Erin Potter, like many kids growing up, had an imaginary friend.

She said they had a game where he would take her doll clothes or toys and hide them, and then she and her sister would find them.

Then Potter had a thought: Imaginary friends can't move things.

It was then that the Aliso Viejo resident "realized what a ghost was."

In June 2010, Potter and friends Kirsten Thorne and Marsha Covert-Garcia started Paranormal Housewives in an effort to further their interest and education in paranormal investigations.

The women started the all-female group as a response to the male-dominated groups they encountered.

Potter would try to join other investigative groups, but she said the mostly-male groups would plan trips spontaneously, which was difficult for her with two kids and a husband.

"We were tired of the drama," Potter said with a laugh.

In their group, organizing investigations around family's schedules is the norm, with most of the wives having at least one child.

Their gender may actually help in investigations, Covert-Garcia said, because they're sensitive and want to respect the dead.

While some paranormal TV shows might command the spirits to "show themselves," Covert-Garcia said the women don't walk in with demands.

"We walk in as if we are meeting someone for the first time," she said.

"As guests," Thorne added.

Before they investigate a home or building, they research the site and ground themselves spiritually. Each has her own method: Potter does a sign of a shield; Thorne sprays sage (because she's allergic to the herb), and has crucifixes and religious idols for protection; Covert-Garcia prays.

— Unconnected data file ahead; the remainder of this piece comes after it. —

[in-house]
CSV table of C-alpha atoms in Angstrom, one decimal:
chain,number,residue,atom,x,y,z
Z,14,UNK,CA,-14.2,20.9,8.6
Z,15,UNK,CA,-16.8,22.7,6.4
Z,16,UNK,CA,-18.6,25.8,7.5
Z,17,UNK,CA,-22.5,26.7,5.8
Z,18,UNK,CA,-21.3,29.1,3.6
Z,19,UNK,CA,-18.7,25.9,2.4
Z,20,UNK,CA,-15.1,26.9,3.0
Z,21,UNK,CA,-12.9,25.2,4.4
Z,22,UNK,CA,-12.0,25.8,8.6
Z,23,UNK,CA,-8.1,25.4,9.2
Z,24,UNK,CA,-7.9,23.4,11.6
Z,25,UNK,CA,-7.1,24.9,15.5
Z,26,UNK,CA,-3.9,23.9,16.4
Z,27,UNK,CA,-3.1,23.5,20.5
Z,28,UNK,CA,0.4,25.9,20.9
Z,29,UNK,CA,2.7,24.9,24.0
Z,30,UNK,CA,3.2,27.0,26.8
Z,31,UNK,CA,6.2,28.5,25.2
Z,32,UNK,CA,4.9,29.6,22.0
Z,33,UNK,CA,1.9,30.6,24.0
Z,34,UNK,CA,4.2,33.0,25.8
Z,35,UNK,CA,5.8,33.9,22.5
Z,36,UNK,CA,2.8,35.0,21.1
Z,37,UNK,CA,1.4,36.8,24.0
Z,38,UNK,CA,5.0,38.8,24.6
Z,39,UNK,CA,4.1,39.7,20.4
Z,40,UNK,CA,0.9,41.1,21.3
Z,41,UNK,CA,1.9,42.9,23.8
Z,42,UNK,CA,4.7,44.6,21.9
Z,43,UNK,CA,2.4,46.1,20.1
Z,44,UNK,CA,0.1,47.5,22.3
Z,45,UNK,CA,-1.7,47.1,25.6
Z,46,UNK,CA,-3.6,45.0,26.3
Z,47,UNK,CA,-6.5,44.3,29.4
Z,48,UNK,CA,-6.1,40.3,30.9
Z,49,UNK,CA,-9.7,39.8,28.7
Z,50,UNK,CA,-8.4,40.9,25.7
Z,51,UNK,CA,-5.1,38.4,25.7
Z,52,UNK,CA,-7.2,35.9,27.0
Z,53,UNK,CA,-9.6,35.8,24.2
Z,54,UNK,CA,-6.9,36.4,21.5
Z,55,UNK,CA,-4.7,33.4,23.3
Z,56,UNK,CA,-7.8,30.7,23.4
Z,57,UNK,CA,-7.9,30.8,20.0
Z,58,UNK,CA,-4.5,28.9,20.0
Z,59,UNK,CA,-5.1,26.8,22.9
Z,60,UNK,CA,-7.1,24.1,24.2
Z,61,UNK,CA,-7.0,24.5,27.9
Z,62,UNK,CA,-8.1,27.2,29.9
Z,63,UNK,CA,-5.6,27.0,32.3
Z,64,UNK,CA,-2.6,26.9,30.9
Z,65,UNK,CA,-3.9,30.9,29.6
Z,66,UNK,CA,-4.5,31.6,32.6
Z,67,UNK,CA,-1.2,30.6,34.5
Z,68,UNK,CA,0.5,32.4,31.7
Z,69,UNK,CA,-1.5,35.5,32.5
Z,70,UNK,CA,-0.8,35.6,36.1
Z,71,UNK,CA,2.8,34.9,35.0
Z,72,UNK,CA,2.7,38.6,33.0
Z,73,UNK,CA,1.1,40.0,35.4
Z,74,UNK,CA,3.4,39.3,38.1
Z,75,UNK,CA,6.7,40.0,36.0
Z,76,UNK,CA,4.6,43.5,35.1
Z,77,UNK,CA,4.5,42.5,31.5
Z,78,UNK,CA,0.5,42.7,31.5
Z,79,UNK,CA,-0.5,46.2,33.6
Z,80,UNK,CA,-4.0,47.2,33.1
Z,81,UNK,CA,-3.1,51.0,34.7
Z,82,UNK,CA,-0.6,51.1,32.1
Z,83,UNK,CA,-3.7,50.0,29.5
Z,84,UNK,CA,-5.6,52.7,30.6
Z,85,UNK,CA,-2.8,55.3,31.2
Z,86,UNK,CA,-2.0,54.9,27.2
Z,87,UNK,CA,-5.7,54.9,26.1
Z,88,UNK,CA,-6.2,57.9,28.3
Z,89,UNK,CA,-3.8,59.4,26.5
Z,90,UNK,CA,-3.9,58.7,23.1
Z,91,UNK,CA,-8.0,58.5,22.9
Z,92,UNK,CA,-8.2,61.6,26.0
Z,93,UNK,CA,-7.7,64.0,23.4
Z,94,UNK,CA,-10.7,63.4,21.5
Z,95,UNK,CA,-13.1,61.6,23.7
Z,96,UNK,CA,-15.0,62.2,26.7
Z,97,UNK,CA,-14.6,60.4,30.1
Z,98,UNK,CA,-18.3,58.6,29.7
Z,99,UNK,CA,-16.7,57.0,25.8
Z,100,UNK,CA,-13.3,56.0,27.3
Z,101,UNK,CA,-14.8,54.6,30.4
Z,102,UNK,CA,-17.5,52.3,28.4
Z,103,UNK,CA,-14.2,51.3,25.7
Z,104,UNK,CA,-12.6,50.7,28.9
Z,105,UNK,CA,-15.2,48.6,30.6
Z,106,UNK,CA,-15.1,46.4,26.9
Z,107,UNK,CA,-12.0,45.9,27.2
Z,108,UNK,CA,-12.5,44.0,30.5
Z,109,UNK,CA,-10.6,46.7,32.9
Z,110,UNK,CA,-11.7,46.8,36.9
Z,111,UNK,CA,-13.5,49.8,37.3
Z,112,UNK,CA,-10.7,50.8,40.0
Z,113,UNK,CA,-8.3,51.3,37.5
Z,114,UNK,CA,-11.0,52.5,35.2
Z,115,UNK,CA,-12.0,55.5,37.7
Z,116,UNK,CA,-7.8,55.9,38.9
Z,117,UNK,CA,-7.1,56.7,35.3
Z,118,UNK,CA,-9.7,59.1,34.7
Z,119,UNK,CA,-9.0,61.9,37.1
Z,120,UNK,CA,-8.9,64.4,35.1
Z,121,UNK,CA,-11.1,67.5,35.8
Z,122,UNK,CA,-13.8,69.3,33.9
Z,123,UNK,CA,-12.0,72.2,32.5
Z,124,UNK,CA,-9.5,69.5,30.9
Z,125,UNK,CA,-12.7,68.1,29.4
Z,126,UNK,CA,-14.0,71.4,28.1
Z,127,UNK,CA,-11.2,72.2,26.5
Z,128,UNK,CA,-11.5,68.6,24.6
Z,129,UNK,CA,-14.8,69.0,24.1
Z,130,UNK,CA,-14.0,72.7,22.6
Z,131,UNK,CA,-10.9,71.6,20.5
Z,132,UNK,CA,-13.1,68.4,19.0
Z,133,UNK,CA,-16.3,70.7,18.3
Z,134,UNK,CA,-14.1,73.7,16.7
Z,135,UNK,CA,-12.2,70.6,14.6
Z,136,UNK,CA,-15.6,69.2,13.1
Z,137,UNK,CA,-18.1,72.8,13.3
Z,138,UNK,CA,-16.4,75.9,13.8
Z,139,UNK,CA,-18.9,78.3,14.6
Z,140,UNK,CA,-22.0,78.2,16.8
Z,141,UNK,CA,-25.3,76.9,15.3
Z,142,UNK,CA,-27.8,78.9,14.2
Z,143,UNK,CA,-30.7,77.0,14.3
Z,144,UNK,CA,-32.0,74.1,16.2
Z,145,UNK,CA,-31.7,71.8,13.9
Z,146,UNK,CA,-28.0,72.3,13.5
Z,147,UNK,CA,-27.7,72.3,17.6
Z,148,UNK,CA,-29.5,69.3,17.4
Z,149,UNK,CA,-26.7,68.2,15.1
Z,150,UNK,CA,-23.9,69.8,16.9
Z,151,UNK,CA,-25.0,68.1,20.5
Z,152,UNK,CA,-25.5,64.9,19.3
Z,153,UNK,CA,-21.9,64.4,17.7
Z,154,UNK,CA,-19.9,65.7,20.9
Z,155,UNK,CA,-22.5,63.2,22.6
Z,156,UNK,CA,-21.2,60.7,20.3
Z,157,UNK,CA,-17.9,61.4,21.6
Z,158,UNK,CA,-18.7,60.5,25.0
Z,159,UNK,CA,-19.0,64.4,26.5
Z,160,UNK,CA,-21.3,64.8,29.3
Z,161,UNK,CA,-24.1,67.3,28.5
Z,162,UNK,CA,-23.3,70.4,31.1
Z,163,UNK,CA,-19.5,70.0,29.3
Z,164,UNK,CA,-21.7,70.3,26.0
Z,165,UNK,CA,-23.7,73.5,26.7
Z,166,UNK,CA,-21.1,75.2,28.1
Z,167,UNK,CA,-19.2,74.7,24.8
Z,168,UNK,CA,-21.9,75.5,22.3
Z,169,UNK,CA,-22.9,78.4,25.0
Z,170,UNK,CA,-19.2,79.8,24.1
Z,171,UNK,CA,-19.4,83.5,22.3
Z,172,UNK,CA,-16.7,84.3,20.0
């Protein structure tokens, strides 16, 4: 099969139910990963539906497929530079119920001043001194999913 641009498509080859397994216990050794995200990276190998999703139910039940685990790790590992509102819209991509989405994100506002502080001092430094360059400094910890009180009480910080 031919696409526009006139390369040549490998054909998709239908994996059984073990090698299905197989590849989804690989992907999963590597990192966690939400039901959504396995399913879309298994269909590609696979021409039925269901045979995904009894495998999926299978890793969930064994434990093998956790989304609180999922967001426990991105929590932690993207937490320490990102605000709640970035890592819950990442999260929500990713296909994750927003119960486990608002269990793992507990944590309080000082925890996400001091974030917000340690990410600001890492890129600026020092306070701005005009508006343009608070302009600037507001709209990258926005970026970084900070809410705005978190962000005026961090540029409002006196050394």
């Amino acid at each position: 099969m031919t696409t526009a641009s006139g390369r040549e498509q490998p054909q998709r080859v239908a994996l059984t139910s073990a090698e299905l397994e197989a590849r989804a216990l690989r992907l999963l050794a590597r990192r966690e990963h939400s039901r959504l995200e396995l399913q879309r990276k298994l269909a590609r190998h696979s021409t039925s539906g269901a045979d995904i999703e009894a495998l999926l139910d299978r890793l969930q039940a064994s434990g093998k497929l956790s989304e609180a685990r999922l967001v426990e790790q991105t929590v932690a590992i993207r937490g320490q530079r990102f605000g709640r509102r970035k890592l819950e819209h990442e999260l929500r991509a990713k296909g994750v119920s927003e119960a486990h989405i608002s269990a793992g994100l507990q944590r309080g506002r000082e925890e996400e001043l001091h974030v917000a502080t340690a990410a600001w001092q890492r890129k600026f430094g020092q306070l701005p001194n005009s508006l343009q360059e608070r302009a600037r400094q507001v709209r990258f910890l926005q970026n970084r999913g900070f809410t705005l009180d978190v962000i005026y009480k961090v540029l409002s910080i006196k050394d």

"We're trying to bring the calm back to the home," Potter said.

She added that many people aren't trying to eradicate spirits but want to learn how to coexist with them peacefully.

They use a K-II EMF meter that reads electromagnetic fields and fluctuates based on energy in the room. They also use the iPhone Ghost Radar app, a compass and a temperature reader because rooms tend to drop in temperature when a spirit appears, Potter said.

Thorne, who has a Ph.D. in Spanish literature and culture and is a professor at Pierce College in Los Angeles, said she had to move out of her Long Beach home due to paranormal activities. Neighbors complained about lights going on and off and loud opera singing in the kitchen — all happening when Thorne was gone.

When a light and its switch box was torn out of the wall, an action Thorne said isn't easily done because it requires removing long screws and wiring, she was ready to move.

"The force that takes … You couldn't pull that out on your own," she said.

Jennifer Storey, who joined the group in the past year, said she was always into ghost stories but truly became interested after an experience at age 19, when she felt something crawl up her body.

Covert-Garcia said she grew up in haunted homes, and she said her current home is haunted. The spirit of a young girl showed itself to her 11-year-old son, she said, and they often feel touched or hear whispers.

There are some things the group does say no to, such as requests for investigations of demonic activity. They refer the requests to other groups. As wives and mothers, they want to maintain their safety.

Potter likes to point out that their group is unique because they encourage newcomers to tag along for investigations. When Potter was a rookie, she said only one out of 50 groups would allow her to come along, so she's made it a goal to educate "newbies."

The group has investigated historic Olvera Street buildings in L.A., and some ghostly spots in the Sierra Nevada towns of Silver City and Kernville, according to its website, http://www.paranormalhousewives.com.

However, Thorne has a word of caution for those who want to start investigating the paranormal world.

"It's something we take really seriously," she said. "This is not for the person looking for entertainment. It's for the person looking for answers."

joanna.clay@latimes.com

Twitter: @joannaclay